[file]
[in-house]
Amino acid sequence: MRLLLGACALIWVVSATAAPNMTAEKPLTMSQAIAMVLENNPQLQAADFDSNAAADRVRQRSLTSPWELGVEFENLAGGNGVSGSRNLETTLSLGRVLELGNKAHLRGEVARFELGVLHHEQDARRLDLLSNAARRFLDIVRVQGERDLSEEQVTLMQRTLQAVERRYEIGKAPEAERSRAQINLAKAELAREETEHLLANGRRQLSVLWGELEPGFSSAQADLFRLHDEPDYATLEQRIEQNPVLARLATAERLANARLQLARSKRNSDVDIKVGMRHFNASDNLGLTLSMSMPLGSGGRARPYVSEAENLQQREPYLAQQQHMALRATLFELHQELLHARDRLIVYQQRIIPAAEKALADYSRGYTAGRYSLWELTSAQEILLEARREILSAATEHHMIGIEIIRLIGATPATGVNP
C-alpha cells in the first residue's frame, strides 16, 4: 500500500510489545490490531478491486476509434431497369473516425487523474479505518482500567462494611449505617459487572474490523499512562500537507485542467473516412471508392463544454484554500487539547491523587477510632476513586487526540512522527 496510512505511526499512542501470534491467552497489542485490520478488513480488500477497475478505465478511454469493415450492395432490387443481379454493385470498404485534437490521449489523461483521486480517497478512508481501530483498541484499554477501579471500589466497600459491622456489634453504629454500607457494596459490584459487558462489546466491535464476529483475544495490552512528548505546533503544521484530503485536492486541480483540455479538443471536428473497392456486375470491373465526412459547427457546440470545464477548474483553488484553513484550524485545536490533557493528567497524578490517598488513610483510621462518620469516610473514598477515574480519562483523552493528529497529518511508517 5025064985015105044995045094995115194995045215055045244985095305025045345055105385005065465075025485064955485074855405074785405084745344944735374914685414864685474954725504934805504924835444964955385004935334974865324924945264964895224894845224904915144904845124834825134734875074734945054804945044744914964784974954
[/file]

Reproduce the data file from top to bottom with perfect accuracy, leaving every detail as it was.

[in-house]
Amino acid sequence: MRLLLGACALIWVVSATAAPNMTAEKPLTMSQAIAMVLENNPQLQAADFDSNAAADRVRQRSLTSPWELGVEFENLAGGNGVSGSRNLETTLSLGRVLELGNKAHLRGEVARFELGVLHHEQDARRLDLLSNAARRFLDIVRVQGERDLSEEQVTLMQRTLQAVERRYEIGKAPEAERSRAQINLAKAELAREETEHLLANGRRQLSVLWGELEPGFSSAQADLFRLHDEPDYATLEQRIEQNPVLARLATAERLANARLQLARSKRNSDVDIKVGMRHFNASDNLGLTLSMSMPLGSGGRARPYVSEAENLQQREPYLAQQQHMALRATLFELHQELLHARDRLIVYQQRIIPAAEKALADYSRGYTAGRYSLWELTSAQEILLEARREILSAATEHHMIGIEIIRLIGATPATGVNP
C-alpha cells in the first residue's frame, strides 16, 4: 500500500510489545490490531478491486476509434431497369473516425487523474479505518482500567462494611449505617459487572474490523499512562500537507485542467473516412471508392463544454484554500487539547491523587477510632476513586487526540512522527 496510512505511526499512542501470534491467552497489542485490520478488513480488500477497475478505465478511454469493415450492395432490387443481379454493385470498404485534437490521449489523461483521486480517497478512508481501530483498541484499554477501579471500589466497600459491622456489634453504629454500607457494596459490584459487558462489546466491535464476529483475544495490552512528548505546533503544521484530503485536492486541480483540455479538443471536428473497392456486375470491373465526412459547427457546440470545464477548474483553488484553513484550524485545536490533557493528567497524578490517598488513610483510621462518620469516610473514598477515574480519562483523552493528529497529518511508517 5025064985015105044995045094995115194995045215055045244985095305025045345055105385005065465075025485064955485074855405074785405084745344944735374914685414864685474954725504934805504924835444964955385004935334974865324924945264964895224894845224904915144904845124834825134734875074734945054804945044744914964784974954